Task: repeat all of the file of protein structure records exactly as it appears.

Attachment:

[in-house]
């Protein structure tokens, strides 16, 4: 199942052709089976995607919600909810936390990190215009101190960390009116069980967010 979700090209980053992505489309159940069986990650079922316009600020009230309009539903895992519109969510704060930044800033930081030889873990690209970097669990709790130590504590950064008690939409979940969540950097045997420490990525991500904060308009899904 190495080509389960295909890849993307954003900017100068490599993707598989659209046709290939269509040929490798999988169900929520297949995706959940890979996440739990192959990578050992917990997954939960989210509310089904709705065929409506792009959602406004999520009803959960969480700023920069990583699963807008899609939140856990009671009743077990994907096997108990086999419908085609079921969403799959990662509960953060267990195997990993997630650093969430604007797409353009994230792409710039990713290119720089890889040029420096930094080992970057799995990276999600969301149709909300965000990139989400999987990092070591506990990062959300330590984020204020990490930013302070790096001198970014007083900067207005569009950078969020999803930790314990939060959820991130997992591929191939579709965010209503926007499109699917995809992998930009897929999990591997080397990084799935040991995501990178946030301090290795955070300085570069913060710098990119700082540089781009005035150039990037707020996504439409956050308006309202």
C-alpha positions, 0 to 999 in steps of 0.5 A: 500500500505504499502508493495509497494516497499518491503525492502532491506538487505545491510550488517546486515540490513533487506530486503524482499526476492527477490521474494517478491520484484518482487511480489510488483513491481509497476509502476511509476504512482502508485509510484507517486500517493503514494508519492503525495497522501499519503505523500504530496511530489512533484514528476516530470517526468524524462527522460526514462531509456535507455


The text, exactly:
[in-house]
């Protein structure tokens, strides 16, 4: 199942052709089976995607919600909810936390990190215009101190960390009116069980967010 979700090209980053992505489309159940069986990650079922316009600020009230309009539903895992519109969510704060930044800033930081030889873990690209970097669990709790130590504590950064008690939409979940969540950097045997420490990525991500904060308009899904 190495080509389960295909890849993307954003900017100068490599993707598989659209046709290939269509040929490798999988169900929520297949995706959940890979996440739990192959990578050992917990997954939960989210509310089904709705065929409506792009959602406004999520009803959960969480700023920069990583699963807008899609939140856990009671009743077990994907096997108990086999419908085609079921969403799959990662509960953060267990195997990993997630650093969430604007797409353009994230792409710039990713290119720089890889040029420096930094080992970057799995990276999600969301149709909300965000990139989400999987990092070591506990990062959300330590984020204020990490930013302070790096001198970014007083900067207005569009950078969020999803930790314990939060959820991130997992591929191939579709965010209503926007499109699917995809992998930009897929999990591997080397990084799935040991995501990178946030301090290795955070300085570069913060710098990119700082540089781009005035150039990037707020996504439409956050308006309202």
C-alpha positions, 0 to 999 in steps of 0.5 A: 500500500505504499502508493495509497494516497499518491503525492502532491506538487505545491510550488517546486515540490513533487506530486503524482499526476492527477490521474494517478491520484484518482487511480489510488483513491481509497476509502476511509476504512482502508485509510484507517486500517493503514494508519492503525495497522501499519503505523500504530496511530489512533484514528476516530470517526468524524462527522460526514462531509456535507455